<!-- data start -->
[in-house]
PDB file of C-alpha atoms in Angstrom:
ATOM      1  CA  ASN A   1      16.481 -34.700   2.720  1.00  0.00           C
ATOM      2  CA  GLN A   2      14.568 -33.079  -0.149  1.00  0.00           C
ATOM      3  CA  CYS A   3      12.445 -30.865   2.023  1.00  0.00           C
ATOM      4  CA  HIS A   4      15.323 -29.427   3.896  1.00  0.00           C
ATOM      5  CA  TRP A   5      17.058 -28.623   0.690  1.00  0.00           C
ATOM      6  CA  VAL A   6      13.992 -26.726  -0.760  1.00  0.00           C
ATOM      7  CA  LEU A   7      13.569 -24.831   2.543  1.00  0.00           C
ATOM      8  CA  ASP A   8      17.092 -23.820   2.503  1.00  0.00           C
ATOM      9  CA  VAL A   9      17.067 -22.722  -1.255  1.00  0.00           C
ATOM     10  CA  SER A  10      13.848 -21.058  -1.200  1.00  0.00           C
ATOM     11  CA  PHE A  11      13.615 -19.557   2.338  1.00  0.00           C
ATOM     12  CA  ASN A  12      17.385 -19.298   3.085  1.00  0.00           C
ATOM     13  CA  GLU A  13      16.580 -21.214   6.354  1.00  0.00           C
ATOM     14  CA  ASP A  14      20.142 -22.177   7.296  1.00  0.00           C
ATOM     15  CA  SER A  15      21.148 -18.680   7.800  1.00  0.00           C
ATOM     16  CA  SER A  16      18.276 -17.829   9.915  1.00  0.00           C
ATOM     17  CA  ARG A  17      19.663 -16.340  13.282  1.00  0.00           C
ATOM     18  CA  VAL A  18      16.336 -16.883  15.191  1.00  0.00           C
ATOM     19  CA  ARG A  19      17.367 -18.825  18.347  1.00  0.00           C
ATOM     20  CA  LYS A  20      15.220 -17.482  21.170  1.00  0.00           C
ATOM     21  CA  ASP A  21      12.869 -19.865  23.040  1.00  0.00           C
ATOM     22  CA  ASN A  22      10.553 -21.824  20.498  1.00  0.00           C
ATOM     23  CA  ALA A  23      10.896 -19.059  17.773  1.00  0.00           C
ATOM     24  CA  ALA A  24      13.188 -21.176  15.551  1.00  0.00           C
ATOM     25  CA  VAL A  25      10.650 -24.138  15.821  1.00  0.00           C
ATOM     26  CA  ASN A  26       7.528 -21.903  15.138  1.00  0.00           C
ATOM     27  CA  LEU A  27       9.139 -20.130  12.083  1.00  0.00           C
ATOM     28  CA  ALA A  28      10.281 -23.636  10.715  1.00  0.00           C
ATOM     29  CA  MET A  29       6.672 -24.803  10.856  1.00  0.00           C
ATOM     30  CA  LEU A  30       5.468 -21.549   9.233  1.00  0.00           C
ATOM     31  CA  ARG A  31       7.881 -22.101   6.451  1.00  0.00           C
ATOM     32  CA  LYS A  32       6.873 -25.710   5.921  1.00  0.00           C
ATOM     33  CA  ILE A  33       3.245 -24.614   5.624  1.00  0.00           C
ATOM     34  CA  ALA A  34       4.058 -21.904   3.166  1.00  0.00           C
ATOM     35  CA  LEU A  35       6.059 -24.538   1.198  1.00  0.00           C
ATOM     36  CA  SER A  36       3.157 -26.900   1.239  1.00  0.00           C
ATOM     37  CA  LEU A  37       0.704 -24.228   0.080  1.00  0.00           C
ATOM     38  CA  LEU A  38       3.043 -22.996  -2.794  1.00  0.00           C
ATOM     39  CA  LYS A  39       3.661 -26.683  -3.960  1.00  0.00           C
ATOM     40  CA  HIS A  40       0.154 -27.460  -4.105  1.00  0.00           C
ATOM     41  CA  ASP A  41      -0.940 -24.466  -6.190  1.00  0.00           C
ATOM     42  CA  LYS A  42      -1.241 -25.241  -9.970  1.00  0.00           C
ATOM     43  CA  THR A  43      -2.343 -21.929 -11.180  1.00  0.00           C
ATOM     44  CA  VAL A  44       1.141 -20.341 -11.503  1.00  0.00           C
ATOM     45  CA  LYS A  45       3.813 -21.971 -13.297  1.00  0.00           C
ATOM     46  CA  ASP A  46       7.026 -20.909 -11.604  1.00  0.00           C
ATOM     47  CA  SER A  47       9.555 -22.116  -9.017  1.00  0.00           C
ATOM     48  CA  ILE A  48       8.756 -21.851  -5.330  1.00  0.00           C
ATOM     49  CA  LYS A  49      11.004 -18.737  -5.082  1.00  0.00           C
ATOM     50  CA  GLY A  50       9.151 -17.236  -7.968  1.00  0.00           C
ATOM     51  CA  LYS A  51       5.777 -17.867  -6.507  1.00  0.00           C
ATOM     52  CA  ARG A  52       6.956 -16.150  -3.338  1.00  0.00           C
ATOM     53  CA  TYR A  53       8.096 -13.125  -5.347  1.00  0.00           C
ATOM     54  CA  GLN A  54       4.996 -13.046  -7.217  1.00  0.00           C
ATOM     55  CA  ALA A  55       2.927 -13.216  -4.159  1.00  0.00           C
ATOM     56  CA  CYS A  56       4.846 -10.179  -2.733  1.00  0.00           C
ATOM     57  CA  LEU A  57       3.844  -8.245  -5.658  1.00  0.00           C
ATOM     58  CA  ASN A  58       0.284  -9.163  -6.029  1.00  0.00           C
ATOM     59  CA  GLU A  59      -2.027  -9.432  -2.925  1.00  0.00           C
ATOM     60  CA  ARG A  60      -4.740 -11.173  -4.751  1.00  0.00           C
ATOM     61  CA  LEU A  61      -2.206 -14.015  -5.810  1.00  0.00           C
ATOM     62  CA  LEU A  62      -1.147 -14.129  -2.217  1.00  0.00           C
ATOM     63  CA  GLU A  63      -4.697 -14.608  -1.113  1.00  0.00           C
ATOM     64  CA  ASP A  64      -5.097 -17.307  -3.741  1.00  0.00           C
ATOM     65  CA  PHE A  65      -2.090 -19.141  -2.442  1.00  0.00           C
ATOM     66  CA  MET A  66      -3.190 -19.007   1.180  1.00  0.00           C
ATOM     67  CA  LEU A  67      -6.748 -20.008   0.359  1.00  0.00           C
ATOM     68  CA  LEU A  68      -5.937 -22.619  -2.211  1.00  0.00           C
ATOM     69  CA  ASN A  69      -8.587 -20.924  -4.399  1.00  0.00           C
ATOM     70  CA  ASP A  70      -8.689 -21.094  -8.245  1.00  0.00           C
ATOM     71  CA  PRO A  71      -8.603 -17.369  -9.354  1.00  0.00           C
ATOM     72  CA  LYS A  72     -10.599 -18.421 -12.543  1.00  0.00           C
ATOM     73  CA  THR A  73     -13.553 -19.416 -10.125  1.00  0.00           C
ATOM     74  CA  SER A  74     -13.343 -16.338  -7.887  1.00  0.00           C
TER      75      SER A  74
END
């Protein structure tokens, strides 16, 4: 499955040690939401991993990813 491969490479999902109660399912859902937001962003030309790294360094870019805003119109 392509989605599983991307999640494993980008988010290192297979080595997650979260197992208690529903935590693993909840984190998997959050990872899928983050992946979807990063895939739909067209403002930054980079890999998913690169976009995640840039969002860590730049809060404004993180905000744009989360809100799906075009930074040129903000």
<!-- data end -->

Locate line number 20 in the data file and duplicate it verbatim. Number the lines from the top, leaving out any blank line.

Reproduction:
ATOM     18  CA  VAL A  18      16.336 -16.883  15.191  1.00  0.00           C